Wedge confident bats will bust out like in spring

Wedge confident bats will bust out like in spring

SEATTLE -- When the Mariners were thumping the ball this spring, optimism grew that this club would be far better offensively than the group that finished last in the American League in batting the past four years.

But the Mariners were hitting just .219 going into Wednesday's game with the Tigers, ranking ahead of only Tampa Bay in the 15-team American League in batting average and slugging percentage.

Manager Eric Wedge remains convinced that initial 15-game output isn't indicative of how his club will hit over the full season, however.

"Spring Training is Spring Training, I get that," Wedge said. "But as baseball people, you look at swings and contact and what they're hitting and how they're hitting it. And we've got guys here that are going to be able to transfer that over to the regular season. It just hasn't happened yet, for whatever reason. Everybody is different.

"In years past, I'd have to sit here and pick my words carefully, but this year I can honestly look you in the eye and say, 'Hey, listen, I really do believe we're going to be a pretty good offensive ballclub.' And that's just a lot of experience and belief in what I see. We're off to a little bit of a slow start, but I think that will fix itself sooner rather than later."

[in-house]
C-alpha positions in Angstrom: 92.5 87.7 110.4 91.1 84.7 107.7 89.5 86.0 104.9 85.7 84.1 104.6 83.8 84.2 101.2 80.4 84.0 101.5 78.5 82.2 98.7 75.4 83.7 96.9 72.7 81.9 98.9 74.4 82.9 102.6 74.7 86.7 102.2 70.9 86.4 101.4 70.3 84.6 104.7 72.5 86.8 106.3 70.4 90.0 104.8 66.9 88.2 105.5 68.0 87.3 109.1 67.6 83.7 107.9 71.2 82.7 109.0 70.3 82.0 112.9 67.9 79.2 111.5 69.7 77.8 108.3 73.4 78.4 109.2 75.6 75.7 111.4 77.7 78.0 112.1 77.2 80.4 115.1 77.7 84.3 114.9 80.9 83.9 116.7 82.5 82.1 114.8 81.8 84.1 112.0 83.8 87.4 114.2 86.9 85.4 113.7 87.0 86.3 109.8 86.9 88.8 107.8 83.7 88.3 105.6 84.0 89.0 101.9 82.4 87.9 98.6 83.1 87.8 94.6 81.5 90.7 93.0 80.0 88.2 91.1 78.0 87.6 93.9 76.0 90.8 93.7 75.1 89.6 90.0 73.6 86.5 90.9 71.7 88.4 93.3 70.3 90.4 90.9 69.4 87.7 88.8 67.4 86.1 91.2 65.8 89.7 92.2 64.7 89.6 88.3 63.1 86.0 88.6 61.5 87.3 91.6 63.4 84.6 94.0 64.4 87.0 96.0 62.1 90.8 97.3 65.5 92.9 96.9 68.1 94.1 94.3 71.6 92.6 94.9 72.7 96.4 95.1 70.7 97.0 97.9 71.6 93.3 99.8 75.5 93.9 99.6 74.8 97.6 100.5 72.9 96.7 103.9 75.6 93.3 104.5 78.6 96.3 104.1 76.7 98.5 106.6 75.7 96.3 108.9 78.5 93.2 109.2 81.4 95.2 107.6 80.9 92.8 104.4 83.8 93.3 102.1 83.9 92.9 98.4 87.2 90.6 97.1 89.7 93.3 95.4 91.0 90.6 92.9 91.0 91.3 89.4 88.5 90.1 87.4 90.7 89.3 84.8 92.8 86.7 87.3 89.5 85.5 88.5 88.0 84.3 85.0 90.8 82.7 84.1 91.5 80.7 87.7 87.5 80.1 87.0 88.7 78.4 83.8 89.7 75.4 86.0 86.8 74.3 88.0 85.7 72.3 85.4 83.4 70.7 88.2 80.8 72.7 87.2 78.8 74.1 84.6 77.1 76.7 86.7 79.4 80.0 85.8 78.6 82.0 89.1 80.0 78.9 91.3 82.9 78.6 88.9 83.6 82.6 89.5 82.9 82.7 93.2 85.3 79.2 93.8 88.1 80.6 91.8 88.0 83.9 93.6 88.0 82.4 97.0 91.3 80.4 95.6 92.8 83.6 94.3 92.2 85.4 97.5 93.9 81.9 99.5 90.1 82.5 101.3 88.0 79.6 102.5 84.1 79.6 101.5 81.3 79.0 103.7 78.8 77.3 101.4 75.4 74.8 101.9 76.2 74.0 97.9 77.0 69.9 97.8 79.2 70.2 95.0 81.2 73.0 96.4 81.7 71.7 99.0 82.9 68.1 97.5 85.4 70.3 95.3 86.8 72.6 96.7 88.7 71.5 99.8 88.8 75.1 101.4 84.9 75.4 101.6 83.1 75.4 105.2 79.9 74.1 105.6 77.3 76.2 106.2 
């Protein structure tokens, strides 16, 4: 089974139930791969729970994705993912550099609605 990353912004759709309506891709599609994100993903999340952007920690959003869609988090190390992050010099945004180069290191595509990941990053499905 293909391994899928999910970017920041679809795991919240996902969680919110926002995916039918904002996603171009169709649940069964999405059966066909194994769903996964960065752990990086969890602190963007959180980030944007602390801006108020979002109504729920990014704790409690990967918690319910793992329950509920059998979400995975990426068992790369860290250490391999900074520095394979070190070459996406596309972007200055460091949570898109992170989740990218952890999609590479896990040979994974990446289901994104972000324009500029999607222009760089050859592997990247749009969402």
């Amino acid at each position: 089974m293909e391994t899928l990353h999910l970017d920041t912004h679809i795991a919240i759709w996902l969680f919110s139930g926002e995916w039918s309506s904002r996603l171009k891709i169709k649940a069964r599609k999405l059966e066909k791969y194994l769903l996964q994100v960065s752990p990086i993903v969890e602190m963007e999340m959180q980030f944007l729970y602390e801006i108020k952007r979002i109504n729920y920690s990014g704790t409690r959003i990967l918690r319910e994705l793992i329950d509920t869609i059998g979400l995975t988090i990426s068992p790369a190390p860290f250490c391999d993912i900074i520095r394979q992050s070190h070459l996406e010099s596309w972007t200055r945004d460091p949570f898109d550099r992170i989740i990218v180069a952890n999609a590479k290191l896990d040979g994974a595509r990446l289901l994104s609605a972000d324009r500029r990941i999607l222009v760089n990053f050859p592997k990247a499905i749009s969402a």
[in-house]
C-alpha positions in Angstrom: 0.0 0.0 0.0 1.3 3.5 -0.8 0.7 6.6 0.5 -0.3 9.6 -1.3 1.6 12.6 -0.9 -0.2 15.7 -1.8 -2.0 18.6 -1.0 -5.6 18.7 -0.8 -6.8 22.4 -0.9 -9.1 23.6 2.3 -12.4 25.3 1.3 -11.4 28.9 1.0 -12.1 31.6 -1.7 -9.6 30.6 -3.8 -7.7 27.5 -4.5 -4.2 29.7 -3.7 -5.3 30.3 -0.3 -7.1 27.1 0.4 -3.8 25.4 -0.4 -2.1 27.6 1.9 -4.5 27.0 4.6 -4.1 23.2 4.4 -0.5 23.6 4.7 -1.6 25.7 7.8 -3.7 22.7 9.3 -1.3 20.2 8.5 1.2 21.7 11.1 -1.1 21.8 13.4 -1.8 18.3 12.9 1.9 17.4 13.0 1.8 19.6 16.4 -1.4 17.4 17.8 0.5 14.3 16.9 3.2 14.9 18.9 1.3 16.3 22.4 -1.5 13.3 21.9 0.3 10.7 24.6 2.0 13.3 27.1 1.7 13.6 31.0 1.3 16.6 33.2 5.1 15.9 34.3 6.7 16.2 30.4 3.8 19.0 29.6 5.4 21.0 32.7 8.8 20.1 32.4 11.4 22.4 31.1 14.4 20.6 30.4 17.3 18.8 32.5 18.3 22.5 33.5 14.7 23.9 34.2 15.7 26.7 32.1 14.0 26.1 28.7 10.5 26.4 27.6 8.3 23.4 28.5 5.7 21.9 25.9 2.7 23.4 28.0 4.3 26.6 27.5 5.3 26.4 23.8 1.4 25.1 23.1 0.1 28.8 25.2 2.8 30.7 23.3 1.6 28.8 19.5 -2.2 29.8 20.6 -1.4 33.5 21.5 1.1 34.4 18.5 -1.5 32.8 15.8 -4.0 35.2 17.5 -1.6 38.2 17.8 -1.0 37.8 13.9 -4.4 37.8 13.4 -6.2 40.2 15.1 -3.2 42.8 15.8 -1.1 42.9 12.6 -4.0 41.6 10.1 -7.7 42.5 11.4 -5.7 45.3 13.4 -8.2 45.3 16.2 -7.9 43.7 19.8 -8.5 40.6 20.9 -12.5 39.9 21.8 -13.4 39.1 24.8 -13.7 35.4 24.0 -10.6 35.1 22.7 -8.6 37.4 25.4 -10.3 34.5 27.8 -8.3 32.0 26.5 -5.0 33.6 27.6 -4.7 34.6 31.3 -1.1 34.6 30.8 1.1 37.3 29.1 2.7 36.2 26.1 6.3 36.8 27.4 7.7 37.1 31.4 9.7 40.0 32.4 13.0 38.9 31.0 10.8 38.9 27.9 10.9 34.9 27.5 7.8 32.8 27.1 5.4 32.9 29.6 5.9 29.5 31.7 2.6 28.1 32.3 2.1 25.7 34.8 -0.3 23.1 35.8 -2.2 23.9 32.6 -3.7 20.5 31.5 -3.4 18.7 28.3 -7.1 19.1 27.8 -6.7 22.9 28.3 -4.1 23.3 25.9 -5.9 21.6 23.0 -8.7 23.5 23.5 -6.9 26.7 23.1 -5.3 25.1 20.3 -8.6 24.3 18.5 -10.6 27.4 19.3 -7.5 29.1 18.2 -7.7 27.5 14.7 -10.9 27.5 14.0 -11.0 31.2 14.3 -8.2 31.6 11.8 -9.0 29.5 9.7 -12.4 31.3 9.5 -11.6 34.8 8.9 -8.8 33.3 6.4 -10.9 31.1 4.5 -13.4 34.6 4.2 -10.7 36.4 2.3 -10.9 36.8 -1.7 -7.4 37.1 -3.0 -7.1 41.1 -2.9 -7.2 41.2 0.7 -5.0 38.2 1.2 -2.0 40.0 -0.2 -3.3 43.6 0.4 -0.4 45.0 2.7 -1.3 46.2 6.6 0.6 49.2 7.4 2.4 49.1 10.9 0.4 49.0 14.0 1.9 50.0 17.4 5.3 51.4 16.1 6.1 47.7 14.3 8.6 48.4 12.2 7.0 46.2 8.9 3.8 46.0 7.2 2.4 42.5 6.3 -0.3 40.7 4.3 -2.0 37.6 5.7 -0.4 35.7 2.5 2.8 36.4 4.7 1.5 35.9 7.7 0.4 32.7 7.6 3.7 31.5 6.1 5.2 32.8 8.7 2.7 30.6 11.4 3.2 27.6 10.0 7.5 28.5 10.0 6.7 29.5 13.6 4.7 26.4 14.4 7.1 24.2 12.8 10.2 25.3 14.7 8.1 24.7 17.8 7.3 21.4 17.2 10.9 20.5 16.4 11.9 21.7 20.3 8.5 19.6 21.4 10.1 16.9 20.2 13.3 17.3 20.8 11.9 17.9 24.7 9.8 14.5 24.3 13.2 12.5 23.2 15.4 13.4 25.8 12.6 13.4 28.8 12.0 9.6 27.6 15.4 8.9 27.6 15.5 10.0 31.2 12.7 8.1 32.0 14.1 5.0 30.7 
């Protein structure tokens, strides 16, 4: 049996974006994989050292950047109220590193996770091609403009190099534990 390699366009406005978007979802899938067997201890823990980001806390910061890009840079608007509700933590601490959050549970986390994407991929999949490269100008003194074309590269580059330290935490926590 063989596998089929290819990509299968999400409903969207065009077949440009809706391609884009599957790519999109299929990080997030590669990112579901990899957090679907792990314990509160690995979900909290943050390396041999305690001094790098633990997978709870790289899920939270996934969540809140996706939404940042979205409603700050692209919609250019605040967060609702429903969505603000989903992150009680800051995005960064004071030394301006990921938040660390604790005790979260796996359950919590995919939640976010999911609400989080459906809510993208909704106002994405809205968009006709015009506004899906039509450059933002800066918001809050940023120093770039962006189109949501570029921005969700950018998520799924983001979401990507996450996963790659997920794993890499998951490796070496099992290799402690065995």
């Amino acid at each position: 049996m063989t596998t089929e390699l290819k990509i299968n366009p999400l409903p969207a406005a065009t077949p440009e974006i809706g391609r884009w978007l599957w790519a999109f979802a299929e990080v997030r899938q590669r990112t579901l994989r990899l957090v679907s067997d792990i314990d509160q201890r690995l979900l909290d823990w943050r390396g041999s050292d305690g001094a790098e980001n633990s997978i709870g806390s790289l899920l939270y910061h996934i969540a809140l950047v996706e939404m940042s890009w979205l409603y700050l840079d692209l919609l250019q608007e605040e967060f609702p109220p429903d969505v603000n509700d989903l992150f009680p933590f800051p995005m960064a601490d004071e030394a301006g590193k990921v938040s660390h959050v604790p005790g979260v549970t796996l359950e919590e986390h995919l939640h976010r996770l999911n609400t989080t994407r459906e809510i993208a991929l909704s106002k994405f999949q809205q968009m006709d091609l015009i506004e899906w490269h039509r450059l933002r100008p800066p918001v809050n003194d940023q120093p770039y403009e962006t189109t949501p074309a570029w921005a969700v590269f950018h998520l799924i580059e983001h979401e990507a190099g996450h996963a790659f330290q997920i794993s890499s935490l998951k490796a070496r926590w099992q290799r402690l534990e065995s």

It certainly was a positive for the Mariners on Wednesday to see Franklin Gutierrez (sore hamstring) and Michael Morse (fractured finger) back in the lineup for a second straight game after they'd missed three games each. And Wedge said Michael Saunders is looking like his sprained shoulder might be ready to go as soon as his 15-day disabled list stint expires on April 26.

"We're looking to establish some consistency if possible," Wedge said. "Of course we still don't have Saunders, but he had a good work day today. He took some dry swings and felt pretty good, so he's working his way back as well."

Greg Johns is a reporter for Follow him on Twitter @GregJohnsMLB as well as his Mariners Musings blog. This story was not subject to the approval of Major League Baseball or its clubs.